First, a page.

If there's no predeterminism in quantum mechanics, can it output numbers that have no pattern?

How can you know whether a sequence of numbers is random? Suppose, for example, that you buy an alleged random-number generator for use in creating cryptographic keys, and suppose the generator spits out something like:

84, 67, 33, 68, 81, 29, 83, 90, 26, . . .

The numbers look pretty random, but can you be confident that there’s no hidden pattern—perhaps because of a backdoor secretly inserted by the manufacturer or some other privacy interloper?

Certifying randomness is both a philosophical problem and an urgently practical one. Electrical engineer and computer scientist Scott Aaronson of the Massachusetts Institute of Technology discusses this in his two-part series of verifying randomness. Read more:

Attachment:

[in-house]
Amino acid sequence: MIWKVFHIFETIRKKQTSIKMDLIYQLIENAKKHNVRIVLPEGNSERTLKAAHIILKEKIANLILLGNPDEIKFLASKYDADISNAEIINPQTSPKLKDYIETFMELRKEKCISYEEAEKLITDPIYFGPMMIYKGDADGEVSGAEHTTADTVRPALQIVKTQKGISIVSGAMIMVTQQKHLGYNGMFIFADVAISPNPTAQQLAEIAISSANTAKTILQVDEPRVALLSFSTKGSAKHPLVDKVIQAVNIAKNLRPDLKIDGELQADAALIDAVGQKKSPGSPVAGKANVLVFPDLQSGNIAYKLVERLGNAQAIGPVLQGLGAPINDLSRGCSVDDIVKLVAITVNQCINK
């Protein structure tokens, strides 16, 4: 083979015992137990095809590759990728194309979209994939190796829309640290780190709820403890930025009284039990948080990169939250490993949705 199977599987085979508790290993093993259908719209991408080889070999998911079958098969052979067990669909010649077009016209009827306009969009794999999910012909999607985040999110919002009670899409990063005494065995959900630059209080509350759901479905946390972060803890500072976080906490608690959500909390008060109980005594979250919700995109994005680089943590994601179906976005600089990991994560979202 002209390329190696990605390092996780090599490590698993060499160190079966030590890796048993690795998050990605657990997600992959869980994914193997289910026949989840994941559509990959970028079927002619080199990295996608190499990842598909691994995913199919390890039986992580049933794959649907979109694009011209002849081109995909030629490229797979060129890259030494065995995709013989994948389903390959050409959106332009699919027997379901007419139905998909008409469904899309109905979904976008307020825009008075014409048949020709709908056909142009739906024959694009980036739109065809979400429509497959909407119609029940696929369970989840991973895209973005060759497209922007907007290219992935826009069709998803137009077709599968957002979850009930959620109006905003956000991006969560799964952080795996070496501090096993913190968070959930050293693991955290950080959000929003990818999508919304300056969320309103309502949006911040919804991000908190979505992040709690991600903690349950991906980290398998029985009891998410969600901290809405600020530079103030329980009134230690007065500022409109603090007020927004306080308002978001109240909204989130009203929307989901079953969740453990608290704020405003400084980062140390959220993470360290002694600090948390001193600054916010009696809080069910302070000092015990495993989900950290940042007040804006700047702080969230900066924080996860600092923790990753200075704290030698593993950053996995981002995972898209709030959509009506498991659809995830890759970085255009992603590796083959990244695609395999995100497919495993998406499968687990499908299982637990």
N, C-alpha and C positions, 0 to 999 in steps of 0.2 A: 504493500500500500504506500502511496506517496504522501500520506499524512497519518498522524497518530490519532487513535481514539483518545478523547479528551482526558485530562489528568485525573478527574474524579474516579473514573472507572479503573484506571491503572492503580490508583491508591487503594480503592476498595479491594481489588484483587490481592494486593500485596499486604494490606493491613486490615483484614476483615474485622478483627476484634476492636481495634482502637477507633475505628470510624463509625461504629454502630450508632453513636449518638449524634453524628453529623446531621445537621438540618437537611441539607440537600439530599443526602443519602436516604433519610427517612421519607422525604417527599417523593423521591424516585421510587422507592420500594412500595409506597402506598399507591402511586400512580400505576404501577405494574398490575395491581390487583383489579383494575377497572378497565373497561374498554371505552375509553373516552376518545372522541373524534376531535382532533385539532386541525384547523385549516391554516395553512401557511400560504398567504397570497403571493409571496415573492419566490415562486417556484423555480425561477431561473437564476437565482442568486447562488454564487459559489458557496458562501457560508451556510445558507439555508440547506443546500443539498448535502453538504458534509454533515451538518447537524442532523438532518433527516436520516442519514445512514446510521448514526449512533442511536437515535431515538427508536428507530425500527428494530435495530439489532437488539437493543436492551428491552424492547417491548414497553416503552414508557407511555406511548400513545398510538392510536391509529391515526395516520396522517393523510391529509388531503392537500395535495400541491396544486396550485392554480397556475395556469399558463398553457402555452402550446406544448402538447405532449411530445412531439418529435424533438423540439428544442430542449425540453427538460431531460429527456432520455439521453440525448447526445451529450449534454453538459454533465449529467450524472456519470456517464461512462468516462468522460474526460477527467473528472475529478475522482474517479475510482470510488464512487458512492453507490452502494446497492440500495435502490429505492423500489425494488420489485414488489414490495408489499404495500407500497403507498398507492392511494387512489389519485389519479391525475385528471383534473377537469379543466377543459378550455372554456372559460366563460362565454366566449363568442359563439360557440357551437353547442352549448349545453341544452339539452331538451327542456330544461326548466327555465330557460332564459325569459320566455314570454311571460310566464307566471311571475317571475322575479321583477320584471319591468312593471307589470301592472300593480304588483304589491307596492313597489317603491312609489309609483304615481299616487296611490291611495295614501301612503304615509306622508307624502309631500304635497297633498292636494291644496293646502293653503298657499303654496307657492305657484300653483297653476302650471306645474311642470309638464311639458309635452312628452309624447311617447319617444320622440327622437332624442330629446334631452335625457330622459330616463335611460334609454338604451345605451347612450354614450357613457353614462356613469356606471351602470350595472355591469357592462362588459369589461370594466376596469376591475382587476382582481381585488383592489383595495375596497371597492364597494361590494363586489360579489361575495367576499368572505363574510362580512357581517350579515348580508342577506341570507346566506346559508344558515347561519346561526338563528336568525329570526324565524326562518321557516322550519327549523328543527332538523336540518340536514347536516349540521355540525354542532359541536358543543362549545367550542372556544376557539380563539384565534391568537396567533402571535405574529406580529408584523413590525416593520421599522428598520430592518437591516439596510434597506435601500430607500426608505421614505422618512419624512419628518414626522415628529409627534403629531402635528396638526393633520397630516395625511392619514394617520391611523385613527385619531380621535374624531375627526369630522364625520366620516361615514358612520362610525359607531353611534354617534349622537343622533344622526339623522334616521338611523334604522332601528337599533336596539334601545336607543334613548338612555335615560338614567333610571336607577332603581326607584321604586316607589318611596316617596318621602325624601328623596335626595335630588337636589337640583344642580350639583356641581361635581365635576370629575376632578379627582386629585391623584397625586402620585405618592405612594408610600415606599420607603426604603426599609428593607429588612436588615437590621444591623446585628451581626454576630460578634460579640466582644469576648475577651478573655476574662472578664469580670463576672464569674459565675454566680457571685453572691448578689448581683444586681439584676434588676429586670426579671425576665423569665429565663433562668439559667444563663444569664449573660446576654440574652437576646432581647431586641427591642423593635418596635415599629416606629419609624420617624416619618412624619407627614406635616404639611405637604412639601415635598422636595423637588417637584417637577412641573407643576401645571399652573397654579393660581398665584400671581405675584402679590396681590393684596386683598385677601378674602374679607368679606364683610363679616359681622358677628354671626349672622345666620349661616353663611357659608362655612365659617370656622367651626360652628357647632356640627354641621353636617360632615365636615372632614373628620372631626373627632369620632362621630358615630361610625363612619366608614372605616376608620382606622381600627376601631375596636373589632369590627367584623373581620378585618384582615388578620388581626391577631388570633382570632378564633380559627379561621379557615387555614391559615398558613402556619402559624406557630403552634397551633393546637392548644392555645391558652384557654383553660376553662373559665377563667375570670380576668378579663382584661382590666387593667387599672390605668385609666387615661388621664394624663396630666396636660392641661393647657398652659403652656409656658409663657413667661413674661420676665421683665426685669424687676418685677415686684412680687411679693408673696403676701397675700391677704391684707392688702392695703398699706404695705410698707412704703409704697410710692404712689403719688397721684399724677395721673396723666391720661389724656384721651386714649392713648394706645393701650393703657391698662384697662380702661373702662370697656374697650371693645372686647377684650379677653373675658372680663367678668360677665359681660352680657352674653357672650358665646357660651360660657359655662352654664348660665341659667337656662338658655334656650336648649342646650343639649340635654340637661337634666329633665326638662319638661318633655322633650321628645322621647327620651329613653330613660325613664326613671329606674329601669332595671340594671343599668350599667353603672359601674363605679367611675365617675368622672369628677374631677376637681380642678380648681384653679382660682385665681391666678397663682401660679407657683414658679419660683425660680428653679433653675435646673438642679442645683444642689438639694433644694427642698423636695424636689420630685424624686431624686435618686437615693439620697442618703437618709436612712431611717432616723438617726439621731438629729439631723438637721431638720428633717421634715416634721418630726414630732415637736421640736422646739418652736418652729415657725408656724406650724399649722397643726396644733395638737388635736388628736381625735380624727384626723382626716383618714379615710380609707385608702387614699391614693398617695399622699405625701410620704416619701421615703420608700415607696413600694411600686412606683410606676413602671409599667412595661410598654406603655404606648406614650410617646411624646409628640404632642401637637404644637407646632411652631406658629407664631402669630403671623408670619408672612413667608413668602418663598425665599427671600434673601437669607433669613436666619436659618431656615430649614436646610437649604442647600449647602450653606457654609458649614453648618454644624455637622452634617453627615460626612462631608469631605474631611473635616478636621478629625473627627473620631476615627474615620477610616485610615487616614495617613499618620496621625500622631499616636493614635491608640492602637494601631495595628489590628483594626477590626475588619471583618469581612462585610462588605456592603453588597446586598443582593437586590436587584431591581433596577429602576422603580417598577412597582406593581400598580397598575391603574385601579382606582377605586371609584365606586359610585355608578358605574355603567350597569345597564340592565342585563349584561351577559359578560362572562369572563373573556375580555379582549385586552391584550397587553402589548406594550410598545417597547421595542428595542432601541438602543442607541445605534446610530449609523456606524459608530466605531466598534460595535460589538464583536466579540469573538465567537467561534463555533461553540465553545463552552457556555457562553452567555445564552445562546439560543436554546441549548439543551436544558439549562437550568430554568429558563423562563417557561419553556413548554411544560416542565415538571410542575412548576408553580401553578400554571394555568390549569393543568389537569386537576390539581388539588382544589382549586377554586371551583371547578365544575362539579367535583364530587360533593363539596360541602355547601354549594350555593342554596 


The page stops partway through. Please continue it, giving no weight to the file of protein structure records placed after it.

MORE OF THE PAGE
bit.ly/1J55X6u#QuantumMechanics #Randomness #ComputerScience #Mathematics #Physics #Philosophical #Numbers #ScienceFurther readings:

• Part 1 of this series in American Scientist magazine: The Quest for Randomness:

bit.ly/Prx8z5• Shtetl-Optimized, Scott Aaronson's blog:

http://scottaaronson.com/blog/